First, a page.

are usually considered a static physical entity;
however, this ignores several technological
applications that make the contents of a book
far more widely accessible (and accessibly
produced) than previously. For instance, in South
Africa, a group of students at the University
of Cape Town got together some years ago to
collaboratively produce better science textbooks
for schoolchildren: their experiment, the Free
High School Science Textbooks (FHSST) project is now the object of international attention and acclaim. The
way in which copyright is integrated into such a project is interesting. FHSST does want its authors to have
the right to be identified as such. However, other than that, FHSST makes few claims on their exclusive right
to use and deploy the textbooks in fact, they allow anyone at all to use, print, even sell at profit or modify at
will (as long as the modified text is also similarly available to the public at large), and they allow this by means
of an open content license called the GNU Free Documentation License 8.
The GNU Free Documentation License is one of a range of Internet-friendly innovations in copyright which
allow for individuals or groups of producers to control the direction of the work they produce. Perhaps the best
known GNU license is Creative Commons 9.
The work of more user-friendly copyright licenses is by now well documented. The need that they arose
to fill is the just-discussed incompatibility of existing systems of copyright (both in terms of national law,
international law and general practice), which they set out to change. Their basis is a simple one. Copyright
is usually referred to as a bundle of rights which is to say, it includes several different exclusive rights, such

For more information on FHSST see: www.fhsst.org

For more information on the GNU Free Documentation License, sometimes abbreviated as GFDL, see:

For more information on Creative Commons licenses, see: www.creativecommons.org

7 Commonwealth of Learning

as the right to make profit by selling, the

right to translate, the right to change the
format of, etc. While copyright seemed
like a one-size-fits-all model, it turned
out that not only was the one size not
fitting all, but also, that there was no
strict legal reason not to break down
the bundle into its constituent parts, and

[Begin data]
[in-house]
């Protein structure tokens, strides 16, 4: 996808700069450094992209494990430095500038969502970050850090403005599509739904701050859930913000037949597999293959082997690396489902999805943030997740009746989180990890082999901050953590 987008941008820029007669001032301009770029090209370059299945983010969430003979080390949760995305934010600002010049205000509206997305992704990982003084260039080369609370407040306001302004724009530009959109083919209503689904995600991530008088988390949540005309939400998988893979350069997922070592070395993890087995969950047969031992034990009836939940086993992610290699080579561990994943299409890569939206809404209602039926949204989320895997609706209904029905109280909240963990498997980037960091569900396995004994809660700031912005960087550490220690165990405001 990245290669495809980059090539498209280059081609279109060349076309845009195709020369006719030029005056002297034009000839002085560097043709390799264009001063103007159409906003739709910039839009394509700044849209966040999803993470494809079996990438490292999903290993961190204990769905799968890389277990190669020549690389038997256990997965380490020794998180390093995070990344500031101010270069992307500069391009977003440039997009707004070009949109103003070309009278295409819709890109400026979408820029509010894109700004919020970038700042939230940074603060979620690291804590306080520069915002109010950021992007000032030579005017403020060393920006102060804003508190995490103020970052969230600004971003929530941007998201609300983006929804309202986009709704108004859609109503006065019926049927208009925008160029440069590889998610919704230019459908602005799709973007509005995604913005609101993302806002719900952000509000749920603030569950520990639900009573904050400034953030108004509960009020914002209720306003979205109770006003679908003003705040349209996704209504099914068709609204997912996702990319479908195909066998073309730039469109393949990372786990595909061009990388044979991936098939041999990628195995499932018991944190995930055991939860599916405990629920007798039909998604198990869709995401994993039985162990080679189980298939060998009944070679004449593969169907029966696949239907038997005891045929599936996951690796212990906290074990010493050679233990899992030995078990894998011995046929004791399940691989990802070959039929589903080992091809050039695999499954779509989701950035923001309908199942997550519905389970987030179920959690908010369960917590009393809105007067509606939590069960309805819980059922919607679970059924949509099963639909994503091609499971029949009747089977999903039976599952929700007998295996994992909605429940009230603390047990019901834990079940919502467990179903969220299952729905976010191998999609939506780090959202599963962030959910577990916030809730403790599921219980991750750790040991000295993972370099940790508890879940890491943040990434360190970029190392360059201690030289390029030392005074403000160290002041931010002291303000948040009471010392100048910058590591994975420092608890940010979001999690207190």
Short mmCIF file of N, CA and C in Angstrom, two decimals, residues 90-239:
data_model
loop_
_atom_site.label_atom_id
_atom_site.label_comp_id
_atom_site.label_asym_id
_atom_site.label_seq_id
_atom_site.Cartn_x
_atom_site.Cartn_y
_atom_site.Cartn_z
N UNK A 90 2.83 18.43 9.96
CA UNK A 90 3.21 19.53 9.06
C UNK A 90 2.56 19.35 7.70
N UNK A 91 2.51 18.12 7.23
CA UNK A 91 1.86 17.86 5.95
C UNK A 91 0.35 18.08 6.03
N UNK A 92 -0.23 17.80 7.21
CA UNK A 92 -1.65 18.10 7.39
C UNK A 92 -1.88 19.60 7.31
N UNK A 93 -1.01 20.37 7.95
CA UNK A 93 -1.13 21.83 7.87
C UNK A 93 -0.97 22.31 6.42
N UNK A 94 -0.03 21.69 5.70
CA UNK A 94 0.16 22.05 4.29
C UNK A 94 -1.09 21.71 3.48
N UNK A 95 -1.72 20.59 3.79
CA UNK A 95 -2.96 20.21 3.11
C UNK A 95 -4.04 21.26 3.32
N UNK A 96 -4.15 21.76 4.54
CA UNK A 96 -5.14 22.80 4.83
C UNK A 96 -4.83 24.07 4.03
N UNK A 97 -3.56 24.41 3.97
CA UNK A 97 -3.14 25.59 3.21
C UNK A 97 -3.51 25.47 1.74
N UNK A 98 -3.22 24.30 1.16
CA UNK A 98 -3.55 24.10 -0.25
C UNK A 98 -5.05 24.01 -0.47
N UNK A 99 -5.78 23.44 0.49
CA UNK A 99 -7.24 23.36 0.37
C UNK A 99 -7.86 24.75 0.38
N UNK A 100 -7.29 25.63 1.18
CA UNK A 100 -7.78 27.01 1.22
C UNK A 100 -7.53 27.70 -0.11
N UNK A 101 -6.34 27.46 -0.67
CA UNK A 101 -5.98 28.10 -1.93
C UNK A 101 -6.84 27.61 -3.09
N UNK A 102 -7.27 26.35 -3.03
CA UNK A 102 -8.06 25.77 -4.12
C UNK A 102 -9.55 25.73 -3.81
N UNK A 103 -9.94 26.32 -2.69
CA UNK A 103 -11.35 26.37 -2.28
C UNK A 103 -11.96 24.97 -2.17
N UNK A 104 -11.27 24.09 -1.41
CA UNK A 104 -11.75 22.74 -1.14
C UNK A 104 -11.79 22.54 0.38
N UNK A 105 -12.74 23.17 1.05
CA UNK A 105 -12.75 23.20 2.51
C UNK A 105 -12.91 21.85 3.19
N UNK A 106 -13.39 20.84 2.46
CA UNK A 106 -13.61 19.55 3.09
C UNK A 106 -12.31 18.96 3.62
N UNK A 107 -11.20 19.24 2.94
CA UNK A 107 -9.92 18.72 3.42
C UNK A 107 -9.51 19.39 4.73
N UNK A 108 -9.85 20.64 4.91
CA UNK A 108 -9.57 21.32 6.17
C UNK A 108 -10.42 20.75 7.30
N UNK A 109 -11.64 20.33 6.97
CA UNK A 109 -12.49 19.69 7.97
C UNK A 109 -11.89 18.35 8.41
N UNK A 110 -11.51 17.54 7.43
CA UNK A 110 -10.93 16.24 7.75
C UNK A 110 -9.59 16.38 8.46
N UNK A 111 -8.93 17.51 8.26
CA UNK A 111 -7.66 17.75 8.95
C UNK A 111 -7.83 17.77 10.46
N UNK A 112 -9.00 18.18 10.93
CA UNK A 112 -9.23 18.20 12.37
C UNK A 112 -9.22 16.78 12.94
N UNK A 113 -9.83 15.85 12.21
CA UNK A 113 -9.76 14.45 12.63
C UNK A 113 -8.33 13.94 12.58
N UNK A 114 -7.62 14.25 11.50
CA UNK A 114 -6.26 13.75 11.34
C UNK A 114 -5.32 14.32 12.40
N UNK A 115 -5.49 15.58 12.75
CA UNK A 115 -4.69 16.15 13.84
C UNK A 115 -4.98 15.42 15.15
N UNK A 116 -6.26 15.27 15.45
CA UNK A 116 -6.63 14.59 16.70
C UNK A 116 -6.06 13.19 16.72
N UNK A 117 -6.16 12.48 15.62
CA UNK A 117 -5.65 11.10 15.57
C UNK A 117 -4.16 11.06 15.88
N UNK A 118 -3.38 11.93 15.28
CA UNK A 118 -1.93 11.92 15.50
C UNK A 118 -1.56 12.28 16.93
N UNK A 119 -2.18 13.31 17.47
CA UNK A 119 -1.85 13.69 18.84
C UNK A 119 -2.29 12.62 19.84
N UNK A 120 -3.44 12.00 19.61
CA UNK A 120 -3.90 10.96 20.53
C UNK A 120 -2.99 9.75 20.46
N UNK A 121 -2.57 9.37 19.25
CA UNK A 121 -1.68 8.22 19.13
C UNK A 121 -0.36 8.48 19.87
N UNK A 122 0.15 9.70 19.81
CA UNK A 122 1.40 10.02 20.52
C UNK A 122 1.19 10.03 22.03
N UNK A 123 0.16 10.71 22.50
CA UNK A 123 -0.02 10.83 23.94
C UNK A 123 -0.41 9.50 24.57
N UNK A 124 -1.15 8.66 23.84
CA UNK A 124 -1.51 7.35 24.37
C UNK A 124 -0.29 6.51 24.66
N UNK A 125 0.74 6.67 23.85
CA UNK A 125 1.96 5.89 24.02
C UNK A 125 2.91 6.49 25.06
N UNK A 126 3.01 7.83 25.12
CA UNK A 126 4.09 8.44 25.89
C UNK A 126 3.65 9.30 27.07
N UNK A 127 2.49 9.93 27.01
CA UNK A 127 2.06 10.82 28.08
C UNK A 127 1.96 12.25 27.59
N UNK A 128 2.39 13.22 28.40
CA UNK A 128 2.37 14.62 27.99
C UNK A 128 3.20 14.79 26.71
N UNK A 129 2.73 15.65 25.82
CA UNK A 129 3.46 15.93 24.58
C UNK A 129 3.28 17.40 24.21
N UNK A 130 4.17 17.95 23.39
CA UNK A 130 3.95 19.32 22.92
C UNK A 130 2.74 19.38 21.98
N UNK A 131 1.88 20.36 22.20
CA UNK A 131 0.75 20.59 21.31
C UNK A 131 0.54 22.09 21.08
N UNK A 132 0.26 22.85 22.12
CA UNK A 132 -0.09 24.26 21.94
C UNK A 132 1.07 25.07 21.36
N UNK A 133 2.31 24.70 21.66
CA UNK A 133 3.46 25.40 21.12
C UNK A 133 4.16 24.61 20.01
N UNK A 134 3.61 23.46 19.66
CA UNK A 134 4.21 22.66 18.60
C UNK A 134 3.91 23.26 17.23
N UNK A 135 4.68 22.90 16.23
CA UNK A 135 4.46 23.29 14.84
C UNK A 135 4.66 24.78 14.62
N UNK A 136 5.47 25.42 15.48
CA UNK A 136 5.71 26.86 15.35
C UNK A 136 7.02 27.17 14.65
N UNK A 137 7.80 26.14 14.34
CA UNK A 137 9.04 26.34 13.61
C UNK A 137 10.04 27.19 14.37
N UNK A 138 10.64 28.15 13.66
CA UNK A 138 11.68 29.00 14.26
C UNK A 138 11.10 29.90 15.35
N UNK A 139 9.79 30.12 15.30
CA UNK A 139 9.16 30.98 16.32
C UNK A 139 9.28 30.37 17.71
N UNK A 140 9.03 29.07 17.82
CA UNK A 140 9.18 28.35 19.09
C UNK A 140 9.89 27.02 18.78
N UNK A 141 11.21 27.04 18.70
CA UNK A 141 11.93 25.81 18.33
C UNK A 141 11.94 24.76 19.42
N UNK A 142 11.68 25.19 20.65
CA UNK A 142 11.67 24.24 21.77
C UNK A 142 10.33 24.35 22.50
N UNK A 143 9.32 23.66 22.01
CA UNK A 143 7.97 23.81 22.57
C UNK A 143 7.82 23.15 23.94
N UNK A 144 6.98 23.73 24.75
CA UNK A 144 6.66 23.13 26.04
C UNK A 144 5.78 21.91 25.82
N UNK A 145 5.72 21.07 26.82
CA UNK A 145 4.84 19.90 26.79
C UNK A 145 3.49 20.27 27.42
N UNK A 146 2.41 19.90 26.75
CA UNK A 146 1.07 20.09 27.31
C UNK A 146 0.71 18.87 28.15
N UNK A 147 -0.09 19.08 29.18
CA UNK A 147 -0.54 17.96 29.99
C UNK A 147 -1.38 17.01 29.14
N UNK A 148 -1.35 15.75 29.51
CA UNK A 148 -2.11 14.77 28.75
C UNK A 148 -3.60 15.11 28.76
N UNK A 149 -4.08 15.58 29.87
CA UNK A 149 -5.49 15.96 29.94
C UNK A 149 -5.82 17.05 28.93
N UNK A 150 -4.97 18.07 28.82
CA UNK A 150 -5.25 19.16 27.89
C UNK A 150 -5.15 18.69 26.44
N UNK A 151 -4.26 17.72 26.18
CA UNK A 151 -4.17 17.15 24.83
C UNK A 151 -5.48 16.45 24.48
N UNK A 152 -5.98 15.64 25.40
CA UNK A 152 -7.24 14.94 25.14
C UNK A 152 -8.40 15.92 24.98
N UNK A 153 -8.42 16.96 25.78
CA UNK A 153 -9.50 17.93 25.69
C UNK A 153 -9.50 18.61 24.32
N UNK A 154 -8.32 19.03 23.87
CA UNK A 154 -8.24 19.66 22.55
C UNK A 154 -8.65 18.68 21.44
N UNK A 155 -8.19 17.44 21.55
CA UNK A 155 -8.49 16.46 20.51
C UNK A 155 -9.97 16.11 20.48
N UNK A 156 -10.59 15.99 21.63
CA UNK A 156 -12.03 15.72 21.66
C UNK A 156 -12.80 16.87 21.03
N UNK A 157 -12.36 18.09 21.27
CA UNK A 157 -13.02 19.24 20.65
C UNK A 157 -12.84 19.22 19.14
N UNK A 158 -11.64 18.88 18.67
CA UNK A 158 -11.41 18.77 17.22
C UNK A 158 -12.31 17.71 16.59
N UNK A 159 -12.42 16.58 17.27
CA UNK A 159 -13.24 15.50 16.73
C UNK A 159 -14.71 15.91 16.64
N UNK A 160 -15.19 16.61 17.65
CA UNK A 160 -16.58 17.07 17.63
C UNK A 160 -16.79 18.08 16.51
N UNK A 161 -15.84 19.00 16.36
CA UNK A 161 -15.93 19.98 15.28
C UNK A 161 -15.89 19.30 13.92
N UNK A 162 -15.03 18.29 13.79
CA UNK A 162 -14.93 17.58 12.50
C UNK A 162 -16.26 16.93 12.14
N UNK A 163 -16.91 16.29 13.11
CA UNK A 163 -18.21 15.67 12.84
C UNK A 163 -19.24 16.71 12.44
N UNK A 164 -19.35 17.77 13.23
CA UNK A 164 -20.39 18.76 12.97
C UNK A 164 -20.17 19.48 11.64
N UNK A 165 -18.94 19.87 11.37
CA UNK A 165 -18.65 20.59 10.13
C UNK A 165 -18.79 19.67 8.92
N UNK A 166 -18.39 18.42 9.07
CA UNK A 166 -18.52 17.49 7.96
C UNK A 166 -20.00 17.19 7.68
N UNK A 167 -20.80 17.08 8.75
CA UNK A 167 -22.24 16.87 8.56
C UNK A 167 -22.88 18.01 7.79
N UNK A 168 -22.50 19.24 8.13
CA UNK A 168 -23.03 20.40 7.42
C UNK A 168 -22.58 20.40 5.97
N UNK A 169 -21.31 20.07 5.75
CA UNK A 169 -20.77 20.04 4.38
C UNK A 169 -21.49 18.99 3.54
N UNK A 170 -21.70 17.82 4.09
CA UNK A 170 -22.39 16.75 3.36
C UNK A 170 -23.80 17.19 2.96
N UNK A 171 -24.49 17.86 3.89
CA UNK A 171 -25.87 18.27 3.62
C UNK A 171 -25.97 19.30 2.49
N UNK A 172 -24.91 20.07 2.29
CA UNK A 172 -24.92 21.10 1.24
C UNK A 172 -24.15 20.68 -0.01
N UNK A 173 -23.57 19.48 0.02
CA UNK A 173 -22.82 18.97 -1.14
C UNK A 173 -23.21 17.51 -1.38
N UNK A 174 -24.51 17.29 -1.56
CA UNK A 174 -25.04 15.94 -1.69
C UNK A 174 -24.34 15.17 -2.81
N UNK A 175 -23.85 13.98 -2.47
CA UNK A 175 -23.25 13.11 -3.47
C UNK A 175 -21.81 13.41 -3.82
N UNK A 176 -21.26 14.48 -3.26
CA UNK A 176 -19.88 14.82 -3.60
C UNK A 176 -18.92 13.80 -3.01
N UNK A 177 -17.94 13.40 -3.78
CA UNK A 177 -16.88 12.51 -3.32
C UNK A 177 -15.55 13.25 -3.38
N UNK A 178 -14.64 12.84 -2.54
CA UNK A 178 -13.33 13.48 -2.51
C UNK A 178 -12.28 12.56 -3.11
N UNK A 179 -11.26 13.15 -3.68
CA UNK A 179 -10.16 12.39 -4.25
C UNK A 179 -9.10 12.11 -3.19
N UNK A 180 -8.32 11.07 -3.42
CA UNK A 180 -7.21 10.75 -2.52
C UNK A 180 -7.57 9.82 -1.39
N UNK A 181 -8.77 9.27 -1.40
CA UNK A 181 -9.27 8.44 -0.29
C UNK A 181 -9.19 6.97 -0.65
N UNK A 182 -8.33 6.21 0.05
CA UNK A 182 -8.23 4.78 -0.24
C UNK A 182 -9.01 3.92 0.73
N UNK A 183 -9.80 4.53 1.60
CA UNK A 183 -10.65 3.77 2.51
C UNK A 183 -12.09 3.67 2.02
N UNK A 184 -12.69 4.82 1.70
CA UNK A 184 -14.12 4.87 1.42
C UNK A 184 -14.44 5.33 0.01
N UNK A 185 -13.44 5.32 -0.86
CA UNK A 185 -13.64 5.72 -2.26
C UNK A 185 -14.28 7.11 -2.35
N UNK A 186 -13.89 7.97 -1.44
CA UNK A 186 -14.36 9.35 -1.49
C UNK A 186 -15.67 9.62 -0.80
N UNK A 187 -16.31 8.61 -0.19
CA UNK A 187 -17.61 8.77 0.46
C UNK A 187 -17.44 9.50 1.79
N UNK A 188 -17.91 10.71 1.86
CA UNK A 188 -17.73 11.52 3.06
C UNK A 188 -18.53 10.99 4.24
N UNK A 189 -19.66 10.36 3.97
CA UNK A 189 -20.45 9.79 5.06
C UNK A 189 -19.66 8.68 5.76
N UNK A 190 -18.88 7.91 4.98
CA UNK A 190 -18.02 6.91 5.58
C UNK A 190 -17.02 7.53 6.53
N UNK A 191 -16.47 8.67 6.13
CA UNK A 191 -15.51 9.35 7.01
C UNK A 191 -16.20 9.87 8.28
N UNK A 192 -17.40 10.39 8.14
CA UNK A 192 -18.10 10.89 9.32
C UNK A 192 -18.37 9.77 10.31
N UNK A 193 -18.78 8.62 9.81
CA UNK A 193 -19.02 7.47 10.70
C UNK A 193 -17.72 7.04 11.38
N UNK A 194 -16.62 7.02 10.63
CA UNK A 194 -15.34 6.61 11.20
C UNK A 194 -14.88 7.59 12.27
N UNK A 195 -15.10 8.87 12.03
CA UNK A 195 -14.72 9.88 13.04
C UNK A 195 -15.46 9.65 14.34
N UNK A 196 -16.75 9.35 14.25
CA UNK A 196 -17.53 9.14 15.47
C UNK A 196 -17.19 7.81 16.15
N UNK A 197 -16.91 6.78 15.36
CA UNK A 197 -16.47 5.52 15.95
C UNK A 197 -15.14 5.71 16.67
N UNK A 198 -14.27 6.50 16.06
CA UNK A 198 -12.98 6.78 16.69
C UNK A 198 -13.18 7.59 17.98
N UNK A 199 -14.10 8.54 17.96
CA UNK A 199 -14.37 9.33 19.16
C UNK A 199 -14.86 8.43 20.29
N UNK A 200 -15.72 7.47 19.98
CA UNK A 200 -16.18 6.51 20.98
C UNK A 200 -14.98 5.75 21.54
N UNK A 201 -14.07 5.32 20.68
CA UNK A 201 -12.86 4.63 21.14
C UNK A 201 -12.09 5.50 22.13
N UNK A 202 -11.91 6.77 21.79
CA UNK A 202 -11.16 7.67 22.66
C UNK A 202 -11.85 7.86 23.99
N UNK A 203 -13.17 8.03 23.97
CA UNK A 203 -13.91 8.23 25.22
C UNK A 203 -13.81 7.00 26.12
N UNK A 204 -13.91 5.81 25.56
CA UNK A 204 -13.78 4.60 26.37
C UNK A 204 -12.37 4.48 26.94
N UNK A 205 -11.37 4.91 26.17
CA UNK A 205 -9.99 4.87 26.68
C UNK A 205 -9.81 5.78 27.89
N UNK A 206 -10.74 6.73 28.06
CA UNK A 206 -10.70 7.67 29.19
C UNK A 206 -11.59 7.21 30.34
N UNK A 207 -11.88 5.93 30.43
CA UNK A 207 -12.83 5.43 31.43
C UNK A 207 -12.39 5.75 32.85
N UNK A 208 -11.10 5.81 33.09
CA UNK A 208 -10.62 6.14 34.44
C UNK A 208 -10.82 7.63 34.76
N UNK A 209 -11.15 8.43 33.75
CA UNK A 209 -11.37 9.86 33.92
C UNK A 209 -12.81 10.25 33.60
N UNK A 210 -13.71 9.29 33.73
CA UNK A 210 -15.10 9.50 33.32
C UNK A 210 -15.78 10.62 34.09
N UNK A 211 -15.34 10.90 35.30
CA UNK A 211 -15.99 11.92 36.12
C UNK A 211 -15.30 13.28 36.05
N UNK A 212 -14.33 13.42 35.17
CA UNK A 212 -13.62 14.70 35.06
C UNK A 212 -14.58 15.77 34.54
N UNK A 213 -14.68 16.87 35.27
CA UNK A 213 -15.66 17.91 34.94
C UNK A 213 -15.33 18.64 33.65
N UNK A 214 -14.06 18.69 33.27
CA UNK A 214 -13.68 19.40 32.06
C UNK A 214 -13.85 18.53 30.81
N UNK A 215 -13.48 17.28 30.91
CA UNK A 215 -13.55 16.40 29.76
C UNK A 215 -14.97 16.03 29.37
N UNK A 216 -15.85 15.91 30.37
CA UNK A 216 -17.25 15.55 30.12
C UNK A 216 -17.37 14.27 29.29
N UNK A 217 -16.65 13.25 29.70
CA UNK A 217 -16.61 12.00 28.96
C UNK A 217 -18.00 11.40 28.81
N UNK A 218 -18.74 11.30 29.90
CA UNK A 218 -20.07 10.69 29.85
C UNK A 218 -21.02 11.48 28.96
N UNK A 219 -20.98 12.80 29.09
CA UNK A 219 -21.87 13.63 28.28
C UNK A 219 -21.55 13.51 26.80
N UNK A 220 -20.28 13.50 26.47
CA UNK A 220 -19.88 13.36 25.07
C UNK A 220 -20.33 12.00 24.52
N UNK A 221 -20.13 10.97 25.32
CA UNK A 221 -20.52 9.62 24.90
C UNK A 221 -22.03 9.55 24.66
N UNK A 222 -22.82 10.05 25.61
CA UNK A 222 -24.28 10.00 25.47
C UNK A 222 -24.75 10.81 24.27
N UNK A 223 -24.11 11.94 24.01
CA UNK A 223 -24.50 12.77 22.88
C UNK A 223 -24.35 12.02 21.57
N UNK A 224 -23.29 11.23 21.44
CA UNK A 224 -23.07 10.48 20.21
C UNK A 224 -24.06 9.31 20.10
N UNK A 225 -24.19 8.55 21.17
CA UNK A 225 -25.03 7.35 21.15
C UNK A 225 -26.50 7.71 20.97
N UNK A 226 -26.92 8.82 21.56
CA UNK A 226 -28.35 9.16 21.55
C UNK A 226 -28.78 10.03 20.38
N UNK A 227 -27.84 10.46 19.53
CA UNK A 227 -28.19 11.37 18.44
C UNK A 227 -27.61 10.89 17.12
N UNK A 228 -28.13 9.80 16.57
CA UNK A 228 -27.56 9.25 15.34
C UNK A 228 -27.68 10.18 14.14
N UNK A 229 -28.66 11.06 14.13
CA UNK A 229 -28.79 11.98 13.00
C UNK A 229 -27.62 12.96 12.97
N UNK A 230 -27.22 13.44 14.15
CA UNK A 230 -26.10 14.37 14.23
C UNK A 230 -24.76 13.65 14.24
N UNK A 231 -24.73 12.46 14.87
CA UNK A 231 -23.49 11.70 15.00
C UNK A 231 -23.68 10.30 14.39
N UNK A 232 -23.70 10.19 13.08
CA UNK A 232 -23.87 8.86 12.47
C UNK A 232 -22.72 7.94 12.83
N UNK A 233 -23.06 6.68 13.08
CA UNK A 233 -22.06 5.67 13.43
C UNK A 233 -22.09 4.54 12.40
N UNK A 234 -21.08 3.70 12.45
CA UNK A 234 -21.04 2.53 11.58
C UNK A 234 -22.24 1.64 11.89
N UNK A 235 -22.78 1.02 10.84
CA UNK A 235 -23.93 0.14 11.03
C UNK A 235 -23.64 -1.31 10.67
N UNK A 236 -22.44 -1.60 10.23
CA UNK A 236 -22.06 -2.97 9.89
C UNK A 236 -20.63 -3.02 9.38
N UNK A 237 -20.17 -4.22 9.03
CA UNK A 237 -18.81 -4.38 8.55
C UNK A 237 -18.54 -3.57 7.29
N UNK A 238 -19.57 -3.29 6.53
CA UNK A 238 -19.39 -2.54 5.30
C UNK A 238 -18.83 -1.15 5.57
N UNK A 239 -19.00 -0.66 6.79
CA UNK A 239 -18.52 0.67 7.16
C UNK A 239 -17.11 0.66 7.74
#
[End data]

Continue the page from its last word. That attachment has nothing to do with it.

let the producers of content decide for
themselves exactly what parts of the
bundle they wanted to use and what
parts they were willing to give away.
In summary, perhaps the most
important reason why OERs (such as
the books created by FHSST) are crucial
to growing curricular knowledge in the
developing world is because they are
free. The affordability of traditionally
produced, printed textbooks is a concern
no matter where in the world one lives; in
developing countries, for resource-starved government schools, and resource-poor families, the affordability of
books can mean the difference between schooling and illiteracy.

In Conclusion
Copyright vests automatically in most countries around the world, whether or not the creator of an educational
work wishes to exert copyright in its entirety. What this means for education, unfortunately, is that all
traditionally produced, printed textbooks, are to a large extent locked. Even digital resources such as those
available on the Internet are restricted. In the traditional scenario, the promise of the Internet is thwarted:
blind users, for instance, cannot necessarily convert a text file into an audio file in order to access it; teachers
in poorly resourced schools cannot necessarily distribute copies of a textbook without paying heavy fees;
schools which operate in a particular local language cannot simply translate a book or an essay that they wish
to use in education.
All of these situations, however, could be and are averted with OERs. The promise of the OER is
that permission to use, even modify, is granted to anyone who wants it. In a minority of countries around
the world, copyright law is applied in a manner that allows flexibility on the part of educators. In a majority
of countries, however, it is not10: and it is in these countries where the presence of OERs is all the more
necessary and urgent, for it autonomously institutes a system of fairness, equity and sharing, without waiting
for the law to change.


See: Consumers International IP Watch List Report 2009, available at www.a2knetwork.org/watchlist

Copyright and Open Educational Resources 8



The term OER can be traced back to 2002; it was instituted during a UNESCO Forum on the Impact of Open
Courseware for Higher Education in Developing Countries in that year.
Broadly speaking, OER refers to material that is of use in the curriculum and around it (both curricular and